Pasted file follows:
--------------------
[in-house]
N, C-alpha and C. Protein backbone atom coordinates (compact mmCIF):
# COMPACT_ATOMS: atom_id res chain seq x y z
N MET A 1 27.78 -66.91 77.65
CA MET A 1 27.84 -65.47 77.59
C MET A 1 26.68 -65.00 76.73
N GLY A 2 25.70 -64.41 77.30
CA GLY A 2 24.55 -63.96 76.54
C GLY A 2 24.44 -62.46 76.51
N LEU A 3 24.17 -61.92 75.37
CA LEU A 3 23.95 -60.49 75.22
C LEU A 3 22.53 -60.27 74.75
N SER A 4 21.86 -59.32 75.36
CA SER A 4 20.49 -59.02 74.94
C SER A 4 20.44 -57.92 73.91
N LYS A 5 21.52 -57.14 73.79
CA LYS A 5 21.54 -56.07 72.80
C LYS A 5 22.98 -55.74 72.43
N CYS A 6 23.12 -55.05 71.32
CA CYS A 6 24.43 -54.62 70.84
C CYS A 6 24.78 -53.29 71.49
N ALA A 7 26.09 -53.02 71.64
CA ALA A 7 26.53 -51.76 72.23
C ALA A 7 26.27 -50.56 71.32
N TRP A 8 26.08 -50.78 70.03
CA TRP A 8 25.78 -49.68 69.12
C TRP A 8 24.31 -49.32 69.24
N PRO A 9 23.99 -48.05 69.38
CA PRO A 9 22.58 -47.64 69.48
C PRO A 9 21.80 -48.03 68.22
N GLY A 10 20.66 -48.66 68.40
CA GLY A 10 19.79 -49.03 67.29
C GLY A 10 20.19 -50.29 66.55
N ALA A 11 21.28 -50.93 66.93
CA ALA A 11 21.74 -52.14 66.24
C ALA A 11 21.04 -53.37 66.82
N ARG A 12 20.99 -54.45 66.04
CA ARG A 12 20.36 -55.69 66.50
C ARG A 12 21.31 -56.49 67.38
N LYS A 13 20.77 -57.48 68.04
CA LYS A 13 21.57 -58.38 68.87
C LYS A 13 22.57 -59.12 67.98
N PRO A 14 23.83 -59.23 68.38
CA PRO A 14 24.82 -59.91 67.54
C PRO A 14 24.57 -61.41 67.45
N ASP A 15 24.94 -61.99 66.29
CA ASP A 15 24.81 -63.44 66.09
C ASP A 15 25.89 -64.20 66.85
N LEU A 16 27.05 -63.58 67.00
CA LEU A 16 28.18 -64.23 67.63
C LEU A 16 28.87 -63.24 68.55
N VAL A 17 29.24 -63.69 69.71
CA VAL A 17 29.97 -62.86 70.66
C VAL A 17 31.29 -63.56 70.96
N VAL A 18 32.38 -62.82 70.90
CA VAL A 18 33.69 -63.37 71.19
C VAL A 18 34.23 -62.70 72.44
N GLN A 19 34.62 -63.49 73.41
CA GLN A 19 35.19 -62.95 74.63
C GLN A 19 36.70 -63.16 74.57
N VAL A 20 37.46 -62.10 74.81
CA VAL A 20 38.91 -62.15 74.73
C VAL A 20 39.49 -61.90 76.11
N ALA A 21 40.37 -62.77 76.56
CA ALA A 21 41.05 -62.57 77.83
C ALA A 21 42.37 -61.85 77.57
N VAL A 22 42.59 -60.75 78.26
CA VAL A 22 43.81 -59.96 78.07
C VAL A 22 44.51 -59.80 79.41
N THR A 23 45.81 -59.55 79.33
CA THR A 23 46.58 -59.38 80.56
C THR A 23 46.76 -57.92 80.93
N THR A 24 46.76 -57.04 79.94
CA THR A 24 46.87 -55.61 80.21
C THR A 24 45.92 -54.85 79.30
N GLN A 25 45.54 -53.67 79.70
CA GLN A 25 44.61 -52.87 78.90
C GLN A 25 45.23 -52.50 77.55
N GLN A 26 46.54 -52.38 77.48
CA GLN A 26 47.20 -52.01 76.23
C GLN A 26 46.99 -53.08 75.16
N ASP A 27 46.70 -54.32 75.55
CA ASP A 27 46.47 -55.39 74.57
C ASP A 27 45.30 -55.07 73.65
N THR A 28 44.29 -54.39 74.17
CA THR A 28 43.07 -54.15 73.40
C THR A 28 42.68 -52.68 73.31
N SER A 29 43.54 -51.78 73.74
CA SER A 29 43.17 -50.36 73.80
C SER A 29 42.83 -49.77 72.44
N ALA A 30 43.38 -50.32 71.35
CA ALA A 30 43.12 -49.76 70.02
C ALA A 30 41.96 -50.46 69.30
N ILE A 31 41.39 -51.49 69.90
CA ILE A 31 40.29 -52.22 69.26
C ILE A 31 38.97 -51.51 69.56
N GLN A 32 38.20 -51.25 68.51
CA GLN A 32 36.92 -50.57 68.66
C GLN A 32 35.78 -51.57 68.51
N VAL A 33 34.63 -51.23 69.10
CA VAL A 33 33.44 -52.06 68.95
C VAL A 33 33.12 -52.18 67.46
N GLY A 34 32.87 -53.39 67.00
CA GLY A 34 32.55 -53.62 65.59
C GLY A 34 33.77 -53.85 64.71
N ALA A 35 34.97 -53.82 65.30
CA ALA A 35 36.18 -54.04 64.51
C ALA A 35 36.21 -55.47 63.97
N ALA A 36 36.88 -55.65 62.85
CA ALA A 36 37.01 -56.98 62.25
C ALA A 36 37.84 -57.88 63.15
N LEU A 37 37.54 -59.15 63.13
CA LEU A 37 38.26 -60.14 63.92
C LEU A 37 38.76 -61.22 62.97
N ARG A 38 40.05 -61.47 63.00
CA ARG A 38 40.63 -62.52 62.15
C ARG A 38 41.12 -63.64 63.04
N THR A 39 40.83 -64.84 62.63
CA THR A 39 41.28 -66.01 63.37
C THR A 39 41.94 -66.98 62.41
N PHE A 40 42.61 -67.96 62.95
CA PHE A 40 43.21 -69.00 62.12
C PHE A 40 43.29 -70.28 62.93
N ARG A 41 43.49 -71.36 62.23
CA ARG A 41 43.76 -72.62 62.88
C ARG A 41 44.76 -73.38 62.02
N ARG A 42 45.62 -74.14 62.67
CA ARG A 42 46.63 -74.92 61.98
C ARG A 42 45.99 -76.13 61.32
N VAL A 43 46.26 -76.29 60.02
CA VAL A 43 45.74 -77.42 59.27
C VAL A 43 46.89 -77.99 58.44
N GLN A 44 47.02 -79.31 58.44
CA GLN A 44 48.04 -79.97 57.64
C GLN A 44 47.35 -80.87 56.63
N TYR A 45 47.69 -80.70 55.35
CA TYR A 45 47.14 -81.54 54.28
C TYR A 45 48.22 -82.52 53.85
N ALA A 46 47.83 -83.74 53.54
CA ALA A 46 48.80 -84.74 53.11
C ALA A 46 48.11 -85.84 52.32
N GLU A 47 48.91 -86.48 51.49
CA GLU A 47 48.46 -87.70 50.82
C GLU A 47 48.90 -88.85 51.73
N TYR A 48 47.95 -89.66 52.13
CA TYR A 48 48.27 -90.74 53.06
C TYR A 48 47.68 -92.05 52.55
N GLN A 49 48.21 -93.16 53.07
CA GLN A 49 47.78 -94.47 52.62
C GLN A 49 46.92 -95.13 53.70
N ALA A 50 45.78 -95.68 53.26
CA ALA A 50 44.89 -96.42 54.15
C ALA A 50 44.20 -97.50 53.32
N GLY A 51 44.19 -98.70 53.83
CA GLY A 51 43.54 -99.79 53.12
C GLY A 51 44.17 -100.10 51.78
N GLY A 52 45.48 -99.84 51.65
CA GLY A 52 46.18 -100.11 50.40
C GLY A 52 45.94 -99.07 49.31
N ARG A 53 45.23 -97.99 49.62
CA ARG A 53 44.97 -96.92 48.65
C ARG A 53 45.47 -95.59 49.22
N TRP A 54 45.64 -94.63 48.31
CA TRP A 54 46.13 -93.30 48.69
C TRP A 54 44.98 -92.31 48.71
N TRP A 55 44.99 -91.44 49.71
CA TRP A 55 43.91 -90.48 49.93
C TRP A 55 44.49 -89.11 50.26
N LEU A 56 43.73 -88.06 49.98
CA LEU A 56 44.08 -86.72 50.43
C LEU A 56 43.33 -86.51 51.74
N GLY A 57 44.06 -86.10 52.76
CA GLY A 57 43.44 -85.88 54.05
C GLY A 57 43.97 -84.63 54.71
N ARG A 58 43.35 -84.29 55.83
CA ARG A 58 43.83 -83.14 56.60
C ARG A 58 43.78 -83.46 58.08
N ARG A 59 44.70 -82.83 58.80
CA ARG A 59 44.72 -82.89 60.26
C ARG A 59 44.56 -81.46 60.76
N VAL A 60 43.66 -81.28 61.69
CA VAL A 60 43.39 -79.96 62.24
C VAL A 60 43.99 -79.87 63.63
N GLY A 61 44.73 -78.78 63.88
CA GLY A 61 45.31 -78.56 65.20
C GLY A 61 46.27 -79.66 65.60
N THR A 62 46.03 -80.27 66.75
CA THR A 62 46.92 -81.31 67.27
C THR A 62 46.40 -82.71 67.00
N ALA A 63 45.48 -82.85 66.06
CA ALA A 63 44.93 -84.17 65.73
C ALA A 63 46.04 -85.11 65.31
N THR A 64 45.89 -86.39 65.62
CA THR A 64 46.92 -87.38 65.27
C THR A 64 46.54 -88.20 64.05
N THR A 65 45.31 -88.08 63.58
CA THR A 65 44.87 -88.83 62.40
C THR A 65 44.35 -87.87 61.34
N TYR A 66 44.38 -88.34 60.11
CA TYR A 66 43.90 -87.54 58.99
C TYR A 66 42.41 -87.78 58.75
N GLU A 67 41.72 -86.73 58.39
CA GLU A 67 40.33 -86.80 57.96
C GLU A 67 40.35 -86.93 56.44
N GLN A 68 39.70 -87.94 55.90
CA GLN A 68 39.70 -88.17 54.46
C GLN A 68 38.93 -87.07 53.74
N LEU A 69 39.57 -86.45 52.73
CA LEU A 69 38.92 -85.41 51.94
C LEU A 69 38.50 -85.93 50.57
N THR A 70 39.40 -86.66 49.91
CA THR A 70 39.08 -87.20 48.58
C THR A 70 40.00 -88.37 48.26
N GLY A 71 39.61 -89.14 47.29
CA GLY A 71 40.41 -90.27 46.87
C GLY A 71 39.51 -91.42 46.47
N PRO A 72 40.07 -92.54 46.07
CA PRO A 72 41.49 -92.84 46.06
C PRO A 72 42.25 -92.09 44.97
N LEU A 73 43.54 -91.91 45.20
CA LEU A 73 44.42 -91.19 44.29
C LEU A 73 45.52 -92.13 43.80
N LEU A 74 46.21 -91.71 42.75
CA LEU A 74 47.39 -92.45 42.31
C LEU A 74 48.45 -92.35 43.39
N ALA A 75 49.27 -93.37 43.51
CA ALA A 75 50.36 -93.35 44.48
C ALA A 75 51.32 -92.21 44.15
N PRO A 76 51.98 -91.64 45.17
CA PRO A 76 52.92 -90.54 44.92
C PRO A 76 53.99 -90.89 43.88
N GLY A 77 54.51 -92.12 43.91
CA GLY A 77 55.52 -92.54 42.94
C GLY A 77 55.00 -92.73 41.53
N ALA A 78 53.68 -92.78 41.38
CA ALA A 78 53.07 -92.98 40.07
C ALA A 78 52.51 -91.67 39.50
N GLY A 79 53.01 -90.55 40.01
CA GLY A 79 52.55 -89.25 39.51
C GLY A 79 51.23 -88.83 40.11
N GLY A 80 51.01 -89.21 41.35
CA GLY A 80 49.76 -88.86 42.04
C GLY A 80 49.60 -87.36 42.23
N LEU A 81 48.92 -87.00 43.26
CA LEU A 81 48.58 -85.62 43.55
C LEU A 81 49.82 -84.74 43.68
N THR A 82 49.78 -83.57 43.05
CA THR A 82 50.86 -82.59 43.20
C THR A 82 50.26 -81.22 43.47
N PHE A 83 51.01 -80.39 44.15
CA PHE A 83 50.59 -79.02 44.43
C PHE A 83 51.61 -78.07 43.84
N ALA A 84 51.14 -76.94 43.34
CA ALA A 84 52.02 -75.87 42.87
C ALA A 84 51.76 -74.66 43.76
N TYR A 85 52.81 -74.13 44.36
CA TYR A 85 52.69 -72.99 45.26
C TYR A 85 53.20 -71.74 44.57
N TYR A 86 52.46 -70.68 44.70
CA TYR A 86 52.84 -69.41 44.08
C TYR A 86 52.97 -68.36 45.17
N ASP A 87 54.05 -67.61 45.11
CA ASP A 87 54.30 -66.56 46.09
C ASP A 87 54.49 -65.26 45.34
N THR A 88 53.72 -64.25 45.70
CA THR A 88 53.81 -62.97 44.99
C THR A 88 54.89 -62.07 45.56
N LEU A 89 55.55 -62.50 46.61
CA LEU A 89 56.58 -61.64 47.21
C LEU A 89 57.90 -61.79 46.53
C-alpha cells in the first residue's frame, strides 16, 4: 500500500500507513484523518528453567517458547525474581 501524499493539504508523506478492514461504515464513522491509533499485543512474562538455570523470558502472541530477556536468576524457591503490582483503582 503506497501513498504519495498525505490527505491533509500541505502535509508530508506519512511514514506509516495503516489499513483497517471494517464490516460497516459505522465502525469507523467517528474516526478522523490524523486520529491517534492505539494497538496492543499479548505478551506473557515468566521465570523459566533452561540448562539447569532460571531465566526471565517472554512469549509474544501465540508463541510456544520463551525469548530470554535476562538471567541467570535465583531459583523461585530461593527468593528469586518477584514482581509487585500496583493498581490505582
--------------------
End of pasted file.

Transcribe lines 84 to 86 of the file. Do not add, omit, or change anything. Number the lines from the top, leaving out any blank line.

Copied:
C ASP A 27 45.30 -55.07 73.65
N THR A 28 44.29 -54.39 74.17
CA THR A 28 43.07 -54.15 73.40